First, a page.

The world has changed since 1999, when EverQuest debuted. So too has this stalwart multiplayer online world, which is still cranking out updates and launching new servers, after two decades of live play.
One major change is technology. At a recent, highly enjoyable Game Developers Conference session, veteran EverQuest team members gathered to reminisce about the game. An audience of avid EverQuest fans clearly enjoyed the show, clapping and laughing at various anecdotes from inside and outside the game.
One story: At launch, EverQuest publisher Sony Online Entertainment spent $250,000 on servers, now long since surpassed by new kit. But one of those old servers still has a function — it’s been converted into the office keg.
The machines that run the internet have advanced, as has the number of people online. As games like World of Warcraft, League of Legends and Fortnite have transformed online play, so have consumer expectations. Yet EverQuest, a thoroughly aged 3D game of standard fantasy tropes, rolls onward.
Thus far, 25 expansions have been released, creating a world of 1,600 playable areas. Today’s game is published by Daybreak Games, a renamed remnant of original publisher Sony Online Entertainment, which Sony sold in 2015. EverQuest is free to play, with paid content packages costing between $20 and $35.
It’s still based on the same architecture as at launch, when it was the first 3D MMO, though the 3 million lines of code have been updated over the years. “The game functions just as it did in 1999,” said technical director Jennifer Chan.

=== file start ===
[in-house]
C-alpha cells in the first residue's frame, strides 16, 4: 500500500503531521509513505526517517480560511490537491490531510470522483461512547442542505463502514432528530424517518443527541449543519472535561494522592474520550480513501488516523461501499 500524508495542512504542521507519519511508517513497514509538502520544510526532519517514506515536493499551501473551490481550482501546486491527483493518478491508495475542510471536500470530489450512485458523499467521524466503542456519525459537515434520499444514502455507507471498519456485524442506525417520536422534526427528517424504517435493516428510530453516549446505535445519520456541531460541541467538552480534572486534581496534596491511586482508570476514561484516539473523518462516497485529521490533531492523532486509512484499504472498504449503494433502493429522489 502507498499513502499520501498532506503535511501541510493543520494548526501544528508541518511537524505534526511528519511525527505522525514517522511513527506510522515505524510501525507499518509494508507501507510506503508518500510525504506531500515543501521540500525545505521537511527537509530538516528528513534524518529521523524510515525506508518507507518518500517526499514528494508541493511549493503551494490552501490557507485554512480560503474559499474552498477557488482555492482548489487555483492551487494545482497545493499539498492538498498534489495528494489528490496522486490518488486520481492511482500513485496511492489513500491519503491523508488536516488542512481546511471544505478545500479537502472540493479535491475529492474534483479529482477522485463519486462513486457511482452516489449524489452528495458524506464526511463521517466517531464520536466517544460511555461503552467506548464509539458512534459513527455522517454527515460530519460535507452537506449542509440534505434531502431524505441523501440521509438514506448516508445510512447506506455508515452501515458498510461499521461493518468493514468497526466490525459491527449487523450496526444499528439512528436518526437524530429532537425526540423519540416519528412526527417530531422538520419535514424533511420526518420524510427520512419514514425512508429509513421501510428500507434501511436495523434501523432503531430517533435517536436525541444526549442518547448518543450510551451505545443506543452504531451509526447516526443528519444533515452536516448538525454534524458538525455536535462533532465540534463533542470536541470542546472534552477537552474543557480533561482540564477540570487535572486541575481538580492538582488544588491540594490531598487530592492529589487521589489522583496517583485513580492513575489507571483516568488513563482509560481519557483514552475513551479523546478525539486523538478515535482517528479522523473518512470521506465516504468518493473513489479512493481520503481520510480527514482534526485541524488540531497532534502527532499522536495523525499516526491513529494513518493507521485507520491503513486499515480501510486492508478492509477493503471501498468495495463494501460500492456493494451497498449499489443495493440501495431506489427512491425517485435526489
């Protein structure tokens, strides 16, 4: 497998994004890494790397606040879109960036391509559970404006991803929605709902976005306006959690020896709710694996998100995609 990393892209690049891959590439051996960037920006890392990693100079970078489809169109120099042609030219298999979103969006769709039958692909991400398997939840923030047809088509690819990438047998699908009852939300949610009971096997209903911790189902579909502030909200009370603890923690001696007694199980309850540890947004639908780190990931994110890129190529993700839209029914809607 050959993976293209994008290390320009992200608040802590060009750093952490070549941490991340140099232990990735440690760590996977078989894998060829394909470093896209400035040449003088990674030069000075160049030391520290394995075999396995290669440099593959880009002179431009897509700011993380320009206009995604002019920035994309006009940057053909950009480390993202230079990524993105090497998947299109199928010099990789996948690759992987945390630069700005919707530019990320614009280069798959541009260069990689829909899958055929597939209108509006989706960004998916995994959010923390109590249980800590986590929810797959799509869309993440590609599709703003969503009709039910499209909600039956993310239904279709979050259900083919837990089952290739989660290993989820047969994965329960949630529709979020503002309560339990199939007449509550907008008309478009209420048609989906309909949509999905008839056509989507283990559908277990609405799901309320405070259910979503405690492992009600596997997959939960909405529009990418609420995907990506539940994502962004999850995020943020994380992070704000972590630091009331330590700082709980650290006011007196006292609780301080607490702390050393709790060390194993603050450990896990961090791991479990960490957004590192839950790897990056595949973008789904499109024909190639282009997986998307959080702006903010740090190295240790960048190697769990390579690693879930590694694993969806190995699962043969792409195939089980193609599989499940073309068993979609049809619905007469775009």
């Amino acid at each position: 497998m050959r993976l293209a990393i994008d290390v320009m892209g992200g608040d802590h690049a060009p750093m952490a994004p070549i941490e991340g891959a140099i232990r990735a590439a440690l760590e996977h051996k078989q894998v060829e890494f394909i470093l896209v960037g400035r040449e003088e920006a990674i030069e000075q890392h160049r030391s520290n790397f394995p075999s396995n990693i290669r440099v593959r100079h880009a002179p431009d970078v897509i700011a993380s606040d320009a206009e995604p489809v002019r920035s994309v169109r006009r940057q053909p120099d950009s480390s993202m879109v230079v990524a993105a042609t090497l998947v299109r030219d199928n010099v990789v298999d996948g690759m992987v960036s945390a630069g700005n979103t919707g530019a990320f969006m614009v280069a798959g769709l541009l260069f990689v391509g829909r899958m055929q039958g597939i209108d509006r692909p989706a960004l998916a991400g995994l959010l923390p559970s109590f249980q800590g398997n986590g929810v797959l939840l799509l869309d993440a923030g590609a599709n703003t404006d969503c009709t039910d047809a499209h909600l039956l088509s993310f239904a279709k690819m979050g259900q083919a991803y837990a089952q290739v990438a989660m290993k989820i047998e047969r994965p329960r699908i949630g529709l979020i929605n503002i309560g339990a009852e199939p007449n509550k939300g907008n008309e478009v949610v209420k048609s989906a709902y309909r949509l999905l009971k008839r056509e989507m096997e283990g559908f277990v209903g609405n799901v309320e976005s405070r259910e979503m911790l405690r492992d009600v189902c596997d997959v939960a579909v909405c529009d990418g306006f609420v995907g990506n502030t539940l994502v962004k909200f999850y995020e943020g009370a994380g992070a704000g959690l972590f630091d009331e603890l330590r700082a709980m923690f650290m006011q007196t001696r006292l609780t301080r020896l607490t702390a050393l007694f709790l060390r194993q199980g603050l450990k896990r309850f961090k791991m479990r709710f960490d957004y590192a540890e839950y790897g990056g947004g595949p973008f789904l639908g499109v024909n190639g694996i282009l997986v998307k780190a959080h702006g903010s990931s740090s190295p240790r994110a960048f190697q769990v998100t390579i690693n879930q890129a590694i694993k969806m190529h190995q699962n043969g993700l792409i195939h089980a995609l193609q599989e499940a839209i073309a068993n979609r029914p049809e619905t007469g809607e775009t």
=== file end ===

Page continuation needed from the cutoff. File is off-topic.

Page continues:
Players who stick with the game are often motivated by social benefits and friendship. EverQuest is a co-operative MMO, with a heavy emphasis on raids. That means, individual players with specific class-based skills are required to attend. This forces social interactions, as players seek out allies.
“We had class interdependent raids with 54 people,” said lead designer Jonathan Caraker. “That encourages a well-balanced and diverse group of people.”
EverQuest also features built-in downtime, as players rest to restore mana and health. This gives players the time and motivation to seek one another out, just to chat and pass the time. The in-game economy is in-person, and the game deliberately withholds information about artifacts, so players are encouraged to seek out help from others.
“Community springs up, because people work together to accomplish stuff,” said assistant lead designer Alan VanCouvering.
The game’s sequel, EverQuest 2 was launched in 2004, and is also still running as a free-to-play MMO. But an attempt to launch a modern version of the game, EverQuest Next, was canceled in 2016, mainly because it failed to capture the fun of the original, despite significantly advanced technology.
For some of today’s players, the attraction is nostalgia. Executive producer Holly Longdale said that the company has launched ten servers entirely dedicated to running the original game, though with some technological and design updates.
Population limits on those servers are four times greater than the originals, which sometimes suffered from overcrowding and attendant lag problems. “About a third of our profits come from nostalgia players,” she said, adding that many are happy to play, essentially, the same game that they remember from 1999. “We adapt with the times. But we don’t leave players behind.”
Daybreak isn’t making any new announcements about the future of EverQuest, but there are no plans to close the game. “It was designed with a specific vision in mind,” said VanCouvering. “And we’ve stuck to that vision.”
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